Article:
Page last updated at 10:08 GMT, Tuesday, 27 October 2009

Outlook set for more open future

Box shot of Outlook, Microsoft
The move may mean Outlook works on many different devices.

Microsoft has announced plans to open up the format of the data files used by its e-mail program Outlook.

The software giant said it would provide full documentation on the format so non-Microsoft developers can interrogate and use it.

Microsoft said it was making the move because data portability was becoming increasingly important to customers and clients.

No deadline was given for when the documentation effort will be complete.

Microsoft already provides two ways to get at the data Outlook and Exchange servers store about e-mail messages, contacts and calendar entries in a format known as .pst. However, that information can only be accessed if Outlook is installed on a user's desktop or laptop computer.

The documentation effort will provide full information about the .pst file format and remove the need to have Outlook installed to get at it.

"This documentation is still in its early stages and work is ongoing," wrote Paul Lorimer, group manager, Microsoft Office Interoperability, in a blog post announcing the move.

When the documents are complete, Microsoft said they would be released to make it possible for anyone to use the .pst format "on any platform and in any tool, without concerns about patents, and without the need to contact Microsoft in any way".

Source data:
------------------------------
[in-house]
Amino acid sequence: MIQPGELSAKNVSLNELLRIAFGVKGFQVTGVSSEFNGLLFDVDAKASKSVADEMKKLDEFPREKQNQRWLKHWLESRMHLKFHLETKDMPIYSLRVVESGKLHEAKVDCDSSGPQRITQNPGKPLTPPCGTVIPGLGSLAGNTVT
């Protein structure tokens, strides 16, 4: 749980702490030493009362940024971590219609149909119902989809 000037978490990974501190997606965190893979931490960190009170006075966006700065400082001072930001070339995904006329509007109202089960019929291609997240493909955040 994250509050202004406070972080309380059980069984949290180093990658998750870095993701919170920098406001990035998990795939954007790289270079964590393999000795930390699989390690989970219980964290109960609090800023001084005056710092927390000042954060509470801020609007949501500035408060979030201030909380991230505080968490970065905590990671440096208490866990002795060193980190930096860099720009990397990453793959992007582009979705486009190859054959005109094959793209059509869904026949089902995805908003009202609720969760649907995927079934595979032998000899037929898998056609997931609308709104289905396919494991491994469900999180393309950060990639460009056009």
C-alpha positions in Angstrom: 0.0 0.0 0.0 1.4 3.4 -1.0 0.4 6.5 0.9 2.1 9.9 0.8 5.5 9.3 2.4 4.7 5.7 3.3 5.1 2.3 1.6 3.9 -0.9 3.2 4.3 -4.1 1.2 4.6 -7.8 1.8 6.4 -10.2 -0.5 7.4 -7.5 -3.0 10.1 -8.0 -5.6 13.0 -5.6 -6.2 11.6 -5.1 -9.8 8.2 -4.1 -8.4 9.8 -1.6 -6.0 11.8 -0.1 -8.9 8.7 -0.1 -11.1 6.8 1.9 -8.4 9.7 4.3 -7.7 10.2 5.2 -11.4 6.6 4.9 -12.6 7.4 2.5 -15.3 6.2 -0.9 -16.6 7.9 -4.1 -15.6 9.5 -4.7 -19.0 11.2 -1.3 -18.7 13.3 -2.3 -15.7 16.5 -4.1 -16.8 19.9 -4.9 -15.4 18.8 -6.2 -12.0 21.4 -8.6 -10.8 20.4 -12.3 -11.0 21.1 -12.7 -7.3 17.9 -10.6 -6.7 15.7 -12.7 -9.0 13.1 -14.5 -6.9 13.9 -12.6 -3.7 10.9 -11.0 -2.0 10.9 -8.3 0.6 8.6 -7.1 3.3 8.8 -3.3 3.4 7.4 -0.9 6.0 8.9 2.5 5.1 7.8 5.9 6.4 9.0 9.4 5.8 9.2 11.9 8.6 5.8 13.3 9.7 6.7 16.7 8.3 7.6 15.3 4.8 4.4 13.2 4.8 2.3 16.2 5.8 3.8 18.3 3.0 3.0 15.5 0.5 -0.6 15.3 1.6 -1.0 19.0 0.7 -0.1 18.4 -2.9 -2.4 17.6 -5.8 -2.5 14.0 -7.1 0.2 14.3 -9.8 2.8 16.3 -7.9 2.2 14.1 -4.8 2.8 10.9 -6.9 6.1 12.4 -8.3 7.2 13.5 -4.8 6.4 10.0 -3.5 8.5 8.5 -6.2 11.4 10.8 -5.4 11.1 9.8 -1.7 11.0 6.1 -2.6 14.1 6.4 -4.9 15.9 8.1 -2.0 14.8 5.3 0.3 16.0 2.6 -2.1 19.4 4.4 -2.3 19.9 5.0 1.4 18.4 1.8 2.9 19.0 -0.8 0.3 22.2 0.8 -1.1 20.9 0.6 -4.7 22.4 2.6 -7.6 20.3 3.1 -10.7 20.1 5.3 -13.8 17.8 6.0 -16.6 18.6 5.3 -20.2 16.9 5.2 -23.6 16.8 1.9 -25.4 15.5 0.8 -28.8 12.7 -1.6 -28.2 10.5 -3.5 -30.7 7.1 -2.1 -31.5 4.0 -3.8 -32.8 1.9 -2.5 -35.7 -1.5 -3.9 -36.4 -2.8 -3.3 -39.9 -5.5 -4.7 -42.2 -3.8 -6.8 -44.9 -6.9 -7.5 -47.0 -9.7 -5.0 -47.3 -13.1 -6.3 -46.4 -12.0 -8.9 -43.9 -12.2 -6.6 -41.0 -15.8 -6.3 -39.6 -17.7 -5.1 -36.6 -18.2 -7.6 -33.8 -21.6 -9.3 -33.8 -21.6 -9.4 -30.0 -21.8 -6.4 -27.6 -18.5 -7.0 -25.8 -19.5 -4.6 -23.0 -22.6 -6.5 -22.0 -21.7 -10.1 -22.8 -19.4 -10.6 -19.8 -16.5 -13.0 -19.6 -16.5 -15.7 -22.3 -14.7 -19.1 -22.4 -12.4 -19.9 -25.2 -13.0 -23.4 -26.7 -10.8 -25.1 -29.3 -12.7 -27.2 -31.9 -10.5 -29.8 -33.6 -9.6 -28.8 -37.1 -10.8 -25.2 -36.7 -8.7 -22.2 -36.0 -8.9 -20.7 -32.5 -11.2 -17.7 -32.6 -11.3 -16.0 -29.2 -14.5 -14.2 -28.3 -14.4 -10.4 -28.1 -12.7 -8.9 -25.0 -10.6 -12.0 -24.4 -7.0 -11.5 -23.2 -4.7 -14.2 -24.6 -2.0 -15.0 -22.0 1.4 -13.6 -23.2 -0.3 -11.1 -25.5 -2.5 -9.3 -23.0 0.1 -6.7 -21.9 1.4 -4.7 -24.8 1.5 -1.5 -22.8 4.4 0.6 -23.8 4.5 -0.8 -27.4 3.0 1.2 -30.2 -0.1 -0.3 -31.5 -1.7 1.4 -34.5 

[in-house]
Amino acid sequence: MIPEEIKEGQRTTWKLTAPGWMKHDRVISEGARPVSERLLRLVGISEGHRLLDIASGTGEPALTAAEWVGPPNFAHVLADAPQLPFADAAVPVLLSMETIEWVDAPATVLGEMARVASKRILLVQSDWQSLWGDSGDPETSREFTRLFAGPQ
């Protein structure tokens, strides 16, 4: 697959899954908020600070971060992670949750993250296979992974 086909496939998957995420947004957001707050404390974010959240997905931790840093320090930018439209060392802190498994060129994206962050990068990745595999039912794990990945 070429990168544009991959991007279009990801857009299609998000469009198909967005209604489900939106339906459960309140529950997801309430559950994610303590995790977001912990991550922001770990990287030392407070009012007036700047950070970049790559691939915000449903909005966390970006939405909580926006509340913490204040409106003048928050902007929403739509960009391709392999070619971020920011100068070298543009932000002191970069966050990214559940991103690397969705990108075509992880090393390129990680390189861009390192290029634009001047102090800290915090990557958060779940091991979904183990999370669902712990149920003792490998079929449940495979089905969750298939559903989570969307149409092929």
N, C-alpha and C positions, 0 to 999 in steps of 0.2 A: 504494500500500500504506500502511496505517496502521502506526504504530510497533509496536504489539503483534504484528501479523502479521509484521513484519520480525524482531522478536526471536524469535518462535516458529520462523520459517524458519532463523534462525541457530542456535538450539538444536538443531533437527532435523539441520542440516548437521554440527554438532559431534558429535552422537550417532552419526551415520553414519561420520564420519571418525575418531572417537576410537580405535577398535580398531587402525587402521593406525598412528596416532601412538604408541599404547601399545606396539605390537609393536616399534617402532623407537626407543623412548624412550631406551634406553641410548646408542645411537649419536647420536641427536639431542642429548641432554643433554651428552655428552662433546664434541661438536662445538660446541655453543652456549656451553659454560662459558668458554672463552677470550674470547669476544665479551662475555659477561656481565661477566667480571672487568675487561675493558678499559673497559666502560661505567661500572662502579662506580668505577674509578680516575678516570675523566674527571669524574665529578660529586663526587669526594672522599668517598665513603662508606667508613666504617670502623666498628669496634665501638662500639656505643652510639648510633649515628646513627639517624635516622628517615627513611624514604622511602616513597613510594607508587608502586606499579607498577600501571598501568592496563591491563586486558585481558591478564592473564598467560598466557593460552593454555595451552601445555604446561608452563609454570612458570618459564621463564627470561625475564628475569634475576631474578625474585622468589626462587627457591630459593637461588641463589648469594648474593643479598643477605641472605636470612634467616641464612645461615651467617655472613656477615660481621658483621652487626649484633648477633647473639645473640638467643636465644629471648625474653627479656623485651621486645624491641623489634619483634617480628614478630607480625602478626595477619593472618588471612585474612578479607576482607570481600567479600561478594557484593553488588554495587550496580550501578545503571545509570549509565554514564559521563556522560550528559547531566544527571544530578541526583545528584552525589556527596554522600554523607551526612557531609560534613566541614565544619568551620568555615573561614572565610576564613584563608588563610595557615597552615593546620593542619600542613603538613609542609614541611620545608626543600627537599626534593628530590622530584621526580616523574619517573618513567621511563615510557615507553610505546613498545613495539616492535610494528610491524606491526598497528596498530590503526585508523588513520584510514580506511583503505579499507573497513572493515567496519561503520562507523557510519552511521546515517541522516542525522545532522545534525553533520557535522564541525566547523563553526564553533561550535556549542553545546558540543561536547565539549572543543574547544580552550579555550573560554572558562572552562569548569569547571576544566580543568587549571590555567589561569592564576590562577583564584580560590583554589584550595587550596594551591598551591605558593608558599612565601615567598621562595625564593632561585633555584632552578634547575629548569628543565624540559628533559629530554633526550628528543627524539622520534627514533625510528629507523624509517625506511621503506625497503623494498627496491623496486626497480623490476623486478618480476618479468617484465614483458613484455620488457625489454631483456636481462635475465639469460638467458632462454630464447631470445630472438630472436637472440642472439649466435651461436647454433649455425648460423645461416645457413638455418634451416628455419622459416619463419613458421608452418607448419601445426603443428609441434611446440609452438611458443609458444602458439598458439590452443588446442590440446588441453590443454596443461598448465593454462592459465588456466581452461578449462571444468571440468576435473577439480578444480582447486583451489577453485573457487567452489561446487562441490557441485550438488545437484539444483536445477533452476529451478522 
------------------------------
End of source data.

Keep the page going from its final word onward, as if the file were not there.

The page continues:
Microsoft said it was already talking to key customers and industry experts to ensure the information it provides is useful.

The move could see novel e-mail, contact and calendar clients that work on many different devices.

Mr Lorimer said the move was taken as part of Microsoft's commitment to Interoperability Principles that it announced in 2008.

Microsoft is not alone in pursuing a more open agenda for its products. Many firms now provide detailed interfaces to their data or software so others can find out how they work and put that information to their own ends.

For instance, in September Google set up a Data Liberation Front - a team of engineers whose job it is to ensure that its users can get at their data and do what they want with it.



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